The silkworm is the most genetically altered domesticated animal. Domesticated silkworms make cows look competent. A cow, if turned loose, can still become feral if it is not executed for being a still-living hamburger. These silkworms are so bred down that the adult moths cannot fly. (A certain artist has succeeded in bringing back their wings, but her spot will be after the (book) Dr. Moreau.) The most they can do is breed with their extant relatives into strange hybrid moths. Otherwise, they are entirely dependent on humans for survival.

Besides China, silkworm breeding has also taken wing (ha ha) in South Africa. The silkworms there are hardier than the Chinese silkworms because they are treated as pets. The exposure to different conditions make them welcome additions to the silkworm gene pool, which can be decimated by disease at any given time. There are over 400 strains of silkworms, however, and science is always creating more. There will always be plenty of cocoons for everybody...except the worms, of course.

"They Actually Eat That:" Seahorse.

"Seahorses rule the world now. Surprised nobody saw it coming."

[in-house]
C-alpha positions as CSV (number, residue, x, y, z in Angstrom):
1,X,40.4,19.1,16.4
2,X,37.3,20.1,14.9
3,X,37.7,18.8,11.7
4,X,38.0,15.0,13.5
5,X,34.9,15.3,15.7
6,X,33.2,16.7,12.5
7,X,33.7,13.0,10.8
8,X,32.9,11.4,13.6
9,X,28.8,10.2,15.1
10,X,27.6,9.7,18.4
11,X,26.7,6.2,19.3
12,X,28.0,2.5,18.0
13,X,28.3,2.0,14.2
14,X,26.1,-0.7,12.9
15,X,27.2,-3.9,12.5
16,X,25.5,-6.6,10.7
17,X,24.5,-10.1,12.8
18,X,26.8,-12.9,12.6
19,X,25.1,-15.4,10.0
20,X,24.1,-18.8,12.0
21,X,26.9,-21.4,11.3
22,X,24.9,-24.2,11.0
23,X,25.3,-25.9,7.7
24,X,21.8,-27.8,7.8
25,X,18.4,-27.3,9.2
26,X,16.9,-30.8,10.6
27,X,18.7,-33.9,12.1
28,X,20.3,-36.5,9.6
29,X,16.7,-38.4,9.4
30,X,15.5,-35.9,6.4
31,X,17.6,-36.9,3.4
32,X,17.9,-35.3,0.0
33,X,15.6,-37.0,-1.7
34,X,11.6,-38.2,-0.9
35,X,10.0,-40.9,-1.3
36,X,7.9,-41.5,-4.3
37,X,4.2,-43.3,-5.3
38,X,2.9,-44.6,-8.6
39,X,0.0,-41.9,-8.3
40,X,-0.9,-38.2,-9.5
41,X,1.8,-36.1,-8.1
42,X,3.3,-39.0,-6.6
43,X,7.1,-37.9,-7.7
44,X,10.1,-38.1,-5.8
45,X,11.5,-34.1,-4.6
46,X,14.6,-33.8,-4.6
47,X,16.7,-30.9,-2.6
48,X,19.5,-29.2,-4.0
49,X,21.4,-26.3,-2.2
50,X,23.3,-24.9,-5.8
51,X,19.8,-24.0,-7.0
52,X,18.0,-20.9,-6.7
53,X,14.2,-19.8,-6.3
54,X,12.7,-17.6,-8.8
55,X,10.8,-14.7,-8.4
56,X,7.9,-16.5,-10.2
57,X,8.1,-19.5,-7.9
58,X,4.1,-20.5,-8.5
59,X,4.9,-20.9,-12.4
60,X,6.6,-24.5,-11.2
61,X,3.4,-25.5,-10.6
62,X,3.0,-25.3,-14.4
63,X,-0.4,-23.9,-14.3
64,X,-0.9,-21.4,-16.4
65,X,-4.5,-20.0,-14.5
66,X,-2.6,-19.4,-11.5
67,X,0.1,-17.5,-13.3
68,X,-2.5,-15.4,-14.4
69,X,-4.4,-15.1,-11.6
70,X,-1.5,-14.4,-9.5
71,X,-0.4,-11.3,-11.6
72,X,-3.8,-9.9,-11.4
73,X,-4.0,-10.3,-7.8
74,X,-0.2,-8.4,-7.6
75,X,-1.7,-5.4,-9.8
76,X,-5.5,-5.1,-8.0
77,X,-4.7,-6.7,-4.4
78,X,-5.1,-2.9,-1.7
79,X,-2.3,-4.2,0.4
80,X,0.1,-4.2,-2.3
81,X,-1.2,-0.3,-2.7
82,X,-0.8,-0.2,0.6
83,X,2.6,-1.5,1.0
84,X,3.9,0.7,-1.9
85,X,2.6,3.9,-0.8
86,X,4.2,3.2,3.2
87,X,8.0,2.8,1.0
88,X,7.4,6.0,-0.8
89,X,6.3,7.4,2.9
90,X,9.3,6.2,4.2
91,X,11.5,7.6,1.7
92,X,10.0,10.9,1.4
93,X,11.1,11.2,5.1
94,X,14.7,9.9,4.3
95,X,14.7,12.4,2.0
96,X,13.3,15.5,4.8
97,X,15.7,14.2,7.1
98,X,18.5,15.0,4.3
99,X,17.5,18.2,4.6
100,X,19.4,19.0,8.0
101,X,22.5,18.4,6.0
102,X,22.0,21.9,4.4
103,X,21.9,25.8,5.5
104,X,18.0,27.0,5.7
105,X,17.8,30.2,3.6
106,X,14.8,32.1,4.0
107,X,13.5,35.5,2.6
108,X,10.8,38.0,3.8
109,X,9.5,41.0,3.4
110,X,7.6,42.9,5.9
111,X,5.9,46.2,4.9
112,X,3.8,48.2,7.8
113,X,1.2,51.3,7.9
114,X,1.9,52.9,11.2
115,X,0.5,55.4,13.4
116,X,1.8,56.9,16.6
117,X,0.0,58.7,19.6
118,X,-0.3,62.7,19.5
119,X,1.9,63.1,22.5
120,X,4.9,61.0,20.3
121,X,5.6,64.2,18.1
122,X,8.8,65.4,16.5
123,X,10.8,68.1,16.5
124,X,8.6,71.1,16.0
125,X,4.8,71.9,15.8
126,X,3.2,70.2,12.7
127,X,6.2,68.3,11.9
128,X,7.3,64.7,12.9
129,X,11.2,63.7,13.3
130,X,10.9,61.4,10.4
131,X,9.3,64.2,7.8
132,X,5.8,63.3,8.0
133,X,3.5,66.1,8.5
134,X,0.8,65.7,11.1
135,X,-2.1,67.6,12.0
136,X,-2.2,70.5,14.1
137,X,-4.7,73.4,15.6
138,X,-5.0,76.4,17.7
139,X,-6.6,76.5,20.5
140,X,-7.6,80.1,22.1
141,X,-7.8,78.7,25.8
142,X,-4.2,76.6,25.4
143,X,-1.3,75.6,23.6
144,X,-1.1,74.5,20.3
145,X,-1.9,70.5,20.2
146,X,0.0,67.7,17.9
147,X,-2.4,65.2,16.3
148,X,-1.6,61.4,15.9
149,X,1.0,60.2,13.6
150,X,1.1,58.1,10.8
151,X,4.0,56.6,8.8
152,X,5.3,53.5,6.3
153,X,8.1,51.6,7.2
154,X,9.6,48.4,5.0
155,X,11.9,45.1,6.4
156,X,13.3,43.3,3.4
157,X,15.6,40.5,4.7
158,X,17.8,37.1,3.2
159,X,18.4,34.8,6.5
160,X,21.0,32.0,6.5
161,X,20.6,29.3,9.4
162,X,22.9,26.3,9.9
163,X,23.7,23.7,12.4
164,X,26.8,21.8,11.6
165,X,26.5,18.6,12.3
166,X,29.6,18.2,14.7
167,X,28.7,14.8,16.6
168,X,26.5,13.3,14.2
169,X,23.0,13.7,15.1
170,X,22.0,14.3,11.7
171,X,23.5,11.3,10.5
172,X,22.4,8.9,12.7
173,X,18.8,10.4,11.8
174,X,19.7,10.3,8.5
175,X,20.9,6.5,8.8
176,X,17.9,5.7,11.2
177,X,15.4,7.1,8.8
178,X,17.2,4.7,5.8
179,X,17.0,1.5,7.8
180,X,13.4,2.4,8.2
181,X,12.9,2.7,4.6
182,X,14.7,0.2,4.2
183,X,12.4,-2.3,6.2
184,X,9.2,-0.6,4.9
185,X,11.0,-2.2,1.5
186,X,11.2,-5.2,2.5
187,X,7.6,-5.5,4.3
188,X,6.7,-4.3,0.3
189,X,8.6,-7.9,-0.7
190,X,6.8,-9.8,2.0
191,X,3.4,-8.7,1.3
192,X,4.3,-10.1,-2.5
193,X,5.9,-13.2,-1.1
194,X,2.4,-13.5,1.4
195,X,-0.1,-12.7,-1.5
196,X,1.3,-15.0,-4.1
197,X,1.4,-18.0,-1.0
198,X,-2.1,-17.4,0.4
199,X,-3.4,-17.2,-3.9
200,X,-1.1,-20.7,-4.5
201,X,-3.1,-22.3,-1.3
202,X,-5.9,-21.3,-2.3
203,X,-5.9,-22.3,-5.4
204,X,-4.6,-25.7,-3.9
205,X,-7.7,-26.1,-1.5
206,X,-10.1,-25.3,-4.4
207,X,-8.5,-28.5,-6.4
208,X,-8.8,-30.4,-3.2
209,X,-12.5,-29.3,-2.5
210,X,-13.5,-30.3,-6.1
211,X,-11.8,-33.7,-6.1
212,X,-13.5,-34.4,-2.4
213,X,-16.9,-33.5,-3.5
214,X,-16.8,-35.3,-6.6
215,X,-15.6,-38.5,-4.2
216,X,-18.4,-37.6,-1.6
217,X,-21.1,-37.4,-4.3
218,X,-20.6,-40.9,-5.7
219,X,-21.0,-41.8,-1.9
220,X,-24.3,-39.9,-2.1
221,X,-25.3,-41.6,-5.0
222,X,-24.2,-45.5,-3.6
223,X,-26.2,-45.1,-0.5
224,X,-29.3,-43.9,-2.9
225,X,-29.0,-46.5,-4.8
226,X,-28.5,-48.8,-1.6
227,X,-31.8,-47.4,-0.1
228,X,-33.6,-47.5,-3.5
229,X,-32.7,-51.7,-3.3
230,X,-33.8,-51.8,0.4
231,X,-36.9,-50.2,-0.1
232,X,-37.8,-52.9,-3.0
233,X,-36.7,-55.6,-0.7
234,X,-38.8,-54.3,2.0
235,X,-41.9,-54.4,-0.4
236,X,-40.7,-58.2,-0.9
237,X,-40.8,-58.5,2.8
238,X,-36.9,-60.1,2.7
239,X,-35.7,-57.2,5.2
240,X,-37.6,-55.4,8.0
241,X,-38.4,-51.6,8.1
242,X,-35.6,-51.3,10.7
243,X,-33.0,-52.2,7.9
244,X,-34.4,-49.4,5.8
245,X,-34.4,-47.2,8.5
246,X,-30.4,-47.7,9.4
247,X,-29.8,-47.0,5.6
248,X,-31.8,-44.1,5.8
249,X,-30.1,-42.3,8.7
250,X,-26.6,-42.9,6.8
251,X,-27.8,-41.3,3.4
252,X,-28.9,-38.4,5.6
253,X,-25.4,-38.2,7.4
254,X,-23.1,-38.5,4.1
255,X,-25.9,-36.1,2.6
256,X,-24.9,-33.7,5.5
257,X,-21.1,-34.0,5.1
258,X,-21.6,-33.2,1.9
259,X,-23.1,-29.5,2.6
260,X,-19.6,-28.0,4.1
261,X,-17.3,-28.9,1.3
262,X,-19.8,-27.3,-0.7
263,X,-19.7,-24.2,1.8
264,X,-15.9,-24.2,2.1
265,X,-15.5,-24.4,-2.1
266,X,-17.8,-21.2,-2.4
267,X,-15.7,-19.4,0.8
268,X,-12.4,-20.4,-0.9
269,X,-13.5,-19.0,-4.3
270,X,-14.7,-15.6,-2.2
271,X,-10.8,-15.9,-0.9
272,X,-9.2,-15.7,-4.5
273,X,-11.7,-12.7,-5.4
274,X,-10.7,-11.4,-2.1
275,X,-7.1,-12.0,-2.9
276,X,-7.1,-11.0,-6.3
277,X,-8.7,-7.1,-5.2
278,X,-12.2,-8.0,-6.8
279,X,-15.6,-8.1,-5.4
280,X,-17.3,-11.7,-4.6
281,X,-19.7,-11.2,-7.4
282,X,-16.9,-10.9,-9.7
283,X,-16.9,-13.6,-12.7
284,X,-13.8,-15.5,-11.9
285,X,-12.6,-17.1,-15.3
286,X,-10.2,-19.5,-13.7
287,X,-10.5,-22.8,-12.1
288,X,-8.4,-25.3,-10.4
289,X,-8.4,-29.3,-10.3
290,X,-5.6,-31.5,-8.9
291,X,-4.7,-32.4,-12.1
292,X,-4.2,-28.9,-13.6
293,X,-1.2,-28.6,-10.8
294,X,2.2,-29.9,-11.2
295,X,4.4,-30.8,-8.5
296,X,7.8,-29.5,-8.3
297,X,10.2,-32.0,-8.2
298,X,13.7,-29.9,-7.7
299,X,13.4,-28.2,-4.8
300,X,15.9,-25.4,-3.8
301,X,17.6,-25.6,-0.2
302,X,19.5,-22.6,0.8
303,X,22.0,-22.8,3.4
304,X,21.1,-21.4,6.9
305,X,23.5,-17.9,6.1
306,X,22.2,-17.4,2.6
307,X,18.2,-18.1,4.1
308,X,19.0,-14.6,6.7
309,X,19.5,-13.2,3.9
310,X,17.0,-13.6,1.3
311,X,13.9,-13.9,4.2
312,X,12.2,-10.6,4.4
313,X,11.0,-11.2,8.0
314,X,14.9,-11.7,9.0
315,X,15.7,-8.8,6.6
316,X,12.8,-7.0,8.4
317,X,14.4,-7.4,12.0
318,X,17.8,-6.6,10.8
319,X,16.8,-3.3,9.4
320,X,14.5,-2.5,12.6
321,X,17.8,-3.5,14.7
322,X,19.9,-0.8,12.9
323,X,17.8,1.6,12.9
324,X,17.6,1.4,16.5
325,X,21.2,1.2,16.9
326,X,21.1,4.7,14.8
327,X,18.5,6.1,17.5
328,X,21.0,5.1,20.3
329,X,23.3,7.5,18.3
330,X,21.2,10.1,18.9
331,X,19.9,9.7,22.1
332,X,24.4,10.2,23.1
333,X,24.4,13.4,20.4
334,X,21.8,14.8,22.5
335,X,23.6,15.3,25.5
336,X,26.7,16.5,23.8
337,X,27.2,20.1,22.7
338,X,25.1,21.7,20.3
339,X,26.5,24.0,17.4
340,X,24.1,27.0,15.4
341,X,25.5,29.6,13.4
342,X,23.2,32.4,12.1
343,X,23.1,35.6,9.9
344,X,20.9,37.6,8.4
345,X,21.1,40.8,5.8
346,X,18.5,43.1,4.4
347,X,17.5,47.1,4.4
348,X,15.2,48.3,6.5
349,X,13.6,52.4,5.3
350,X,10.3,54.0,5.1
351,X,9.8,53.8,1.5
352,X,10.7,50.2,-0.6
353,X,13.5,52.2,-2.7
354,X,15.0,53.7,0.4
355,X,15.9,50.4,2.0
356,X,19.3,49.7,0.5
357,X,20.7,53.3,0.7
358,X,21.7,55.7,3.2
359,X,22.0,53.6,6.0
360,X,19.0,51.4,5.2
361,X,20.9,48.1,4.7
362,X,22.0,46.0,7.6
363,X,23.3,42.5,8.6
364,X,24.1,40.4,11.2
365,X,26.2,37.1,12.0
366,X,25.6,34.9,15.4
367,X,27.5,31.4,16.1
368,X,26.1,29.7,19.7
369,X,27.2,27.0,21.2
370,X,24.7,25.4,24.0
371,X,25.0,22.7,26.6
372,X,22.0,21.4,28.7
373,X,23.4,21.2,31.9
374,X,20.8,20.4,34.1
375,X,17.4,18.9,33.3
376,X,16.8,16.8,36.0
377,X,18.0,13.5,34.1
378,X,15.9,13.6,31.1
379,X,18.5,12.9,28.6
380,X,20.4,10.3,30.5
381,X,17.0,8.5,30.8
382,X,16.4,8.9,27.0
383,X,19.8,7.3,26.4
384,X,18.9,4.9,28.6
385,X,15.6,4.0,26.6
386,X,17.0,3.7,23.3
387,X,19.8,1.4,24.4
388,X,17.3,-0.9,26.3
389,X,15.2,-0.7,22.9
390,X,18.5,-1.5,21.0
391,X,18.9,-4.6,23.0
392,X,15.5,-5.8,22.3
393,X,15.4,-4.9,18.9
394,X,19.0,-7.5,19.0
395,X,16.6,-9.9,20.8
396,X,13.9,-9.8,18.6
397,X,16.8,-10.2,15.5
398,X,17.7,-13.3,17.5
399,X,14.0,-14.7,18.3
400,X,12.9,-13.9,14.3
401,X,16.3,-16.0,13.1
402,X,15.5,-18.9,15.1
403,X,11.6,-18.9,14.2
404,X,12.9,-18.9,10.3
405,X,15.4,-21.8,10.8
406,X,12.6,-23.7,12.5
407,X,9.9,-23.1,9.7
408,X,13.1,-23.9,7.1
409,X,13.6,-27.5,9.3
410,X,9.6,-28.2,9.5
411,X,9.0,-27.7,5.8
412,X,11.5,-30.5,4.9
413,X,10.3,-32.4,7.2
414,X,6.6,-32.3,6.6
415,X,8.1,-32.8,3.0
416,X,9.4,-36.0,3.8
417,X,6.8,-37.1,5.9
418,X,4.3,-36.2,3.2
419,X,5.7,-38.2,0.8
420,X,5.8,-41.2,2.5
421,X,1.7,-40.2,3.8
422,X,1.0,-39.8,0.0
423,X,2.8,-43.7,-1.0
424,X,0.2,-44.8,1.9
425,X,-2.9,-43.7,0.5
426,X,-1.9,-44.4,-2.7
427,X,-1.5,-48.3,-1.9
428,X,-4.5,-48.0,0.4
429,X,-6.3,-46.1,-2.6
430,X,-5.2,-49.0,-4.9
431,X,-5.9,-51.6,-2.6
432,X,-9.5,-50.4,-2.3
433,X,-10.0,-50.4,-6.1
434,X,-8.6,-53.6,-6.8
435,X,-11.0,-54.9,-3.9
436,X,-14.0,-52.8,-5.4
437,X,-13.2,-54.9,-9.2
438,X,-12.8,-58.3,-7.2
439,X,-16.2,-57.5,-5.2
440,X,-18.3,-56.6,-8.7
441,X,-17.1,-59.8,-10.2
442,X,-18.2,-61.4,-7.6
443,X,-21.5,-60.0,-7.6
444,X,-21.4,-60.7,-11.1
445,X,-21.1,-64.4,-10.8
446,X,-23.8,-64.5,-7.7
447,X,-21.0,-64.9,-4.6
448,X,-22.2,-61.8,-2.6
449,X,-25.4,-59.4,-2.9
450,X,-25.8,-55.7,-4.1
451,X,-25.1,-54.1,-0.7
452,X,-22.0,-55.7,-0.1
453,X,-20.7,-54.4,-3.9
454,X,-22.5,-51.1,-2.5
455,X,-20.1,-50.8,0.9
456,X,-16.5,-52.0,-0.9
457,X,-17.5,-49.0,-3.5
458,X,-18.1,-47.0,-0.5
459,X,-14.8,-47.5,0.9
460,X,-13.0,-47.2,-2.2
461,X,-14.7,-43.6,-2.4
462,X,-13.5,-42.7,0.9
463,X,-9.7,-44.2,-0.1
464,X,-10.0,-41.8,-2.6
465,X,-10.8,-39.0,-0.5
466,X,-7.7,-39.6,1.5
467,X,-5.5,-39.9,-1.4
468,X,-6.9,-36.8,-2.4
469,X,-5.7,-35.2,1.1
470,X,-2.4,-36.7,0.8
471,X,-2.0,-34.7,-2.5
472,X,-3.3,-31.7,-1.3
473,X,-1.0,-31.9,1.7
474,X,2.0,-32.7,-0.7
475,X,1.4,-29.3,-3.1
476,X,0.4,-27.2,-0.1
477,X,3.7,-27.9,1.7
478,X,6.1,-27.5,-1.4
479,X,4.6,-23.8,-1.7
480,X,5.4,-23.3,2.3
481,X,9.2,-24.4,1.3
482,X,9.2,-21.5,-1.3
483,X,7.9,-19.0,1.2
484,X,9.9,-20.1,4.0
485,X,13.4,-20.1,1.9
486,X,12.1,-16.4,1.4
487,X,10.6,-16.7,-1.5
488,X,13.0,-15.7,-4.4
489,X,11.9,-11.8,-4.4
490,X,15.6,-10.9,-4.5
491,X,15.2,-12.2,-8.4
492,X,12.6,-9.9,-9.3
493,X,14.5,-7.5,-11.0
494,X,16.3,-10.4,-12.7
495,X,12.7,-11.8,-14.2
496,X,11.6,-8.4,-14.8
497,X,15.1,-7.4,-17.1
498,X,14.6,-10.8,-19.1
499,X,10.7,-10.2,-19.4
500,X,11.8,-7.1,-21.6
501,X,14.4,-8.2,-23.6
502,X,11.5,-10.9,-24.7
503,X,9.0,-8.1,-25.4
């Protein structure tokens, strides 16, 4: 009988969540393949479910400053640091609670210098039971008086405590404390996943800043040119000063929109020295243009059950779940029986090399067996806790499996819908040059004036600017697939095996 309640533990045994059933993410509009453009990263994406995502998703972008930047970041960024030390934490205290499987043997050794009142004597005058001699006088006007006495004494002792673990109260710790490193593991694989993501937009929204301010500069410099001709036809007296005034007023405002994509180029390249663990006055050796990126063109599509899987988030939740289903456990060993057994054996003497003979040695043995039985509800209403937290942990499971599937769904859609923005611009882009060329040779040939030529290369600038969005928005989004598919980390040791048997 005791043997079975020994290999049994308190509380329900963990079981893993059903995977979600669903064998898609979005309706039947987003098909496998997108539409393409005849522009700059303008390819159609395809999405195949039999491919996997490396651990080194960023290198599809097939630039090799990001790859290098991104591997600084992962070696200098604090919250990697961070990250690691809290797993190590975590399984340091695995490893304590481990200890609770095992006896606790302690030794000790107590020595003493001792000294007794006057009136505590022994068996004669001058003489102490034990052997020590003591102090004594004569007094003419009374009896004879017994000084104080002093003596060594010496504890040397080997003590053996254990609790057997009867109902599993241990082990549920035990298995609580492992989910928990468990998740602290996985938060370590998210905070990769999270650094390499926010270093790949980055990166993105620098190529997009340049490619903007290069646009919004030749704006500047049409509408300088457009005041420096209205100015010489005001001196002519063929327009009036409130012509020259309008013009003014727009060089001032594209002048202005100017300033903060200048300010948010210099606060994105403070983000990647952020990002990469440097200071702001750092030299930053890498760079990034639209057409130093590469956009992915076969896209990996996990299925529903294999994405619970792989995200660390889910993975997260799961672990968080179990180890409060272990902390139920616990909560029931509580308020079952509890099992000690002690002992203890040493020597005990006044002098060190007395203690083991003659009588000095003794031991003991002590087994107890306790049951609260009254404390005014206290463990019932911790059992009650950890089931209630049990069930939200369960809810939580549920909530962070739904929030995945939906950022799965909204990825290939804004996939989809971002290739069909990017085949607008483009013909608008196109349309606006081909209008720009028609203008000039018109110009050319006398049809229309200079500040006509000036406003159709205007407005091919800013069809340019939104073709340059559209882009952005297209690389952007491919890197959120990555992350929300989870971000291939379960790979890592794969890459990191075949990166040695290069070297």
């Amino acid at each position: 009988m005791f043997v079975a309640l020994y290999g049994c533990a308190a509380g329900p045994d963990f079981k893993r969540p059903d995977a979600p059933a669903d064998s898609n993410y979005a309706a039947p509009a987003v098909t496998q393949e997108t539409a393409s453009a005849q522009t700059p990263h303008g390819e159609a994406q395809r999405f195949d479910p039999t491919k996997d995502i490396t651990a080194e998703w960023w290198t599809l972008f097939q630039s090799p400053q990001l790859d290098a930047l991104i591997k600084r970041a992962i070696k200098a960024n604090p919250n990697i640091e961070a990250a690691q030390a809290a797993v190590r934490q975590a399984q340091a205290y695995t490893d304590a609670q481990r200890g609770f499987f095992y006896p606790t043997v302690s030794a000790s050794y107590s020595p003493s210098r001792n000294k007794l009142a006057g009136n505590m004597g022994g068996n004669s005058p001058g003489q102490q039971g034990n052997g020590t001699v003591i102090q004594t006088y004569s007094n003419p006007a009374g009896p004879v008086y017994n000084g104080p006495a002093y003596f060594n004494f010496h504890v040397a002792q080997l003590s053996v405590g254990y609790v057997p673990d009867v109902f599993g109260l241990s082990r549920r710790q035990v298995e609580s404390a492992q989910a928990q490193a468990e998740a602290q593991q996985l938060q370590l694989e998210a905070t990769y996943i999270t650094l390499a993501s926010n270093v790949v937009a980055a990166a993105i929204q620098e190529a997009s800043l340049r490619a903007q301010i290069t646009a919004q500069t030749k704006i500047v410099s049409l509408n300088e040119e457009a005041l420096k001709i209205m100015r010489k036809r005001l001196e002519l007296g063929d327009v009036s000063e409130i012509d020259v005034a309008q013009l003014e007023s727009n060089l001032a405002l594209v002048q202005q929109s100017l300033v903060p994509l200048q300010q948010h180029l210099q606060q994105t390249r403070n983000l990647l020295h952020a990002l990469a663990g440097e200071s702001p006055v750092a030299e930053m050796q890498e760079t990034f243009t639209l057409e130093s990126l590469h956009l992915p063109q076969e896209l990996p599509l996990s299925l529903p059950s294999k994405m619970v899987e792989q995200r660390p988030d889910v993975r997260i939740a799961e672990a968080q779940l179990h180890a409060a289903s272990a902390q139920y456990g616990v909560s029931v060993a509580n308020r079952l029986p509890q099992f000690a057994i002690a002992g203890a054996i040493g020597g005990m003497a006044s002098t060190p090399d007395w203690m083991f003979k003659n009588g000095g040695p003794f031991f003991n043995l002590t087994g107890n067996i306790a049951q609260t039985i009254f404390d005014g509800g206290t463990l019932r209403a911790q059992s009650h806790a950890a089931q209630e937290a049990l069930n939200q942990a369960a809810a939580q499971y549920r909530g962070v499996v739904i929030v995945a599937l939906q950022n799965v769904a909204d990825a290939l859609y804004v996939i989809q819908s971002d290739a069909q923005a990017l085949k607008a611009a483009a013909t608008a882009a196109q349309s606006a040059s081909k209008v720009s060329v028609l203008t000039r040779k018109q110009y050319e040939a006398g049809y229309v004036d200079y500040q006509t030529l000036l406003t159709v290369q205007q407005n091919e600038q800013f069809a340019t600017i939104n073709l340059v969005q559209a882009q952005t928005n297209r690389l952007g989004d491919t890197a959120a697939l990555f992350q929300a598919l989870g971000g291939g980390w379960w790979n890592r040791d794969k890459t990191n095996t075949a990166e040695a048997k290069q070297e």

Seahorses are among the hardest fish to dislike. They're probably the cutest fishes in the sea, what with looking like legless ponies and all. The good connotation of horses carries over to their seaborne counterparts. In China, they're even considered baby dragons. They're also pretty cool in that the male carries babies for a while, making feminists everywhere happy.

Oh, and China eats them.  Seahorses with sticks up their guts can be found all the time in Asian night markets. These night markets are hotbeds of weird food. If it is a thing and was once alive, China has skewered it on a stick. Seahorses are no exception. So much for ruling the world.

Of all things, seahorses are described as tasting like spiced pork rinds. Somebody needs to tell us how this works; yes, that seahorse is probably mostly air, but pork? We were expecting, umm, another fish.  It just goes to show that, with the right seasonings, anything can taste good. Anything.